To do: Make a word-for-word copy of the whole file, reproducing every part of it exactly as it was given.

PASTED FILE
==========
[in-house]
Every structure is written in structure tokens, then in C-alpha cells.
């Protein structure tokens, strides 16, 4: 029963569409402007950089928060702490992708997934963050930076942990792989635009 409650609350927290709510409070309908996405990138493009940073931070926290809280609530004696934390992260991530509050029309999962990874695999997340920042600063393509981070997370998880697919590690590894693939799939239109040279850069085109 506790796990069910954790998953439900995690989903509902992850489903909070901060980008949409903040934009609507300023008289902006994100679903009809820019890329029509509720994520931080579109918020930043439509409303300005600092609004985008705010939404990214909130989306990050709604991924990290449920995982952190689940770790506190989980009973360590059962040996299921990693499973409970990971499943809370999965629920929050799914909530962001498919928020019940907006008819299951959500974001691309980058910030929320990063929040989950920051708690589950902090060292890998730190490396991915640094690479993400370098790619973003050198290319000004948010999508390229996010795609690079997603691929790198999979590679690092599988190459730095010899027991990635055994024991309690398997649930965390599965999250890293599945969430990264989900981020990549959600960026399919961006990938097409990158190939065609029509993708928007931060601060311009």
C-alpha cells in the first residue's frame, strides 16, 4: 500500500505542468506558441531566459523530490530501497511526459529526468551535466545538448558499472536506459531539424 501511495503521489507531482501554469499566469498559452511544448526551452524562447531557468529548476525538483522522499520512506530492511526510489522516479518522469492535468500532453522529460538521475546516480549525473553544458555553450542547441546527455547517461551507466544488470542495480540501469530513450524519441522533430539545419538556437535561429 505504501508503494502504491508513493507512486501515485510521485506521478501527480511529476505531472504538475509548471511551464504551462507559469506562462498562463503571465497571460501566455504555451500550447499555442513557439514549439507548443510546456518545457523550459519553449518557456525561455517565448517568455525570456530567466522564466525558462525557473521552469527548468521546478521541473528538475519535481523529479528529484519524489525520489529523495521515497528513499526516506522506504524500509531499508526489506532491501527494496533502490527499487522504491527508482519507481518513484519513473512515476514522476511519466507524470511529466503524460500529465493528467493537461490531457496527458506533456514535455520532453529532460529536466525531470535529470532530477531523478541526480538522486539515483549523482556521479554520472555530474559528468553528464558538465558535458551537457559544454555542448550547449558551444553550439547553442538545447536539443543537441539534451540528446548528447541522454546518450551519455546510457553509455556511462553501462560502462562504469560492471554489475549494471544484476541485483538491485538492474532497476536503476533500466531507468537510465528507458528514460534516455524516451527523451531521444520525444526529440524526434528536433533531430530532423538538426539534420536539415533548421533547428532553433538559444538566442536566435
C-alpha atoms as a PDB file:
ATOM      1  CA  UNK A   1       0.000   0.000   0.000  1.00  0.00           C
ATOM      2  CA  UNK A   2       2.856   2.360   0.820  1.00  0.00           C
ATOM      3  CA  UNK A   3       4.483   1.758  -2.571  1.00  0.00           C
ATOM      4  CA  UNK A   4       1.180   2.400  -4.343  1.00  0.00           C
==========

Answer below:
[in-house]
Every structure is written in structure tokens, then in C-alpha cells.
């Protein structure tokens, strides 16, 4: 029963569409402007950089928060702490992708997934963050930076942990792989635009 409650609350927290709510409070309908996405990138493009940073931070926290809280609530004696934390992260991530509050029309999962990874695999997340920042600063393509981070997370998880697919590690590894693939799939239109040279850069085109 506790796990069910954790998953439900995690989903509902992850489903909070901060980008949409903040934009609507300023008289902006994100679903009809820019890329029509509720994520931080579109918020930043439509409303300005600092609004985008705010939404990214909130989306990050709604991924990290449920995982952190689940770790506190989980009973360590059962040996299921990693499973409970990971499943809370999965629920929050799914909530962001498919928020019940907006008819299951959500974001691309980058910030929320990063929040989950920051708690589950902090060292890998730190490396991915640094690479993400370098790619973003050198290319000004948010999508390229996010795609690079997603691929790198999979590679690092599988190459730095010899027991990635055994024991309690398997649930965390599965999250890293599945969430990264989900981020990549959600960026399919961006990938097409990158190939065609029509993708928007931060601060311009």
C-alpha cells in the first residue's frame, strides 16, 4: 500500500505542468506558441531566459523530490530501497511526459529526468551535466545538448558499472536506459531539424 501511495503521489507531482501554469499566469498559452511544448526551452524562447531557468529548476525538483522522499520512506530492511526510489522516479518522469492535468500532453522529460538521475546516480549525473553544458555553450542547441546527455547517461551507466544488470542495480540501469530513450524519441522533430539545419538556437535561429 505504501508503494502504491508513493507512486501515485510521485506521478501527480511529476505531472504538475509548471511551464504551462507559469506562462498562463503571465497571460501566455504555451500550447499555442513557439514549439507548443510546456518545457523550459519553449518557456525561455517565448517568455525570456530567466522564466525558462525557473521552469527548468521546478521541473528538475519535481523529479528529484519524489525520489529523495521515497528513499526516506522506504524500509531499508526489506532491501527494496533502490527499487522504491527508482519507481518513484519513473512515476514522476511519466507524470511529466503524460500529465493528467493537461490531457496527458506533456514535455520532453529532460529536466525531470535529470532530477531523478541526480538522486539515483549523482556521479554520472555530474559528468553528464558538465558535458551537457559544454555542448550547449558551444553550439547553442538545447536539443543537441539534451540528446548528447541522454546518450551519455546510457553509455556511462553501462560502462562504469560492471554489475549494471544484476541485483538491485538492474532497476536503476533500466531507468537510465528507458528514460534516455524516451527523451531521444520525444526529440524526434528536433533531430530532423538538426539534420536539415533548421533547428532553433538559444538566442536566435
C-alpha atoms as a PDB file:
ATOM      1  CA  UNK A   1       0.000   0.000   0.000  1.00  0.00           C
ATOM      2  CA  UNK A   2       2.856   2.360   0.820  1.00  0.00           C
ATOM      3  CA  UNK A   3       4.483   1.758  -2.571  1.00  0.00           C
ATOM      4  CA  UNK A   4       1.180   2.400  -4.343  1.00  0.00           C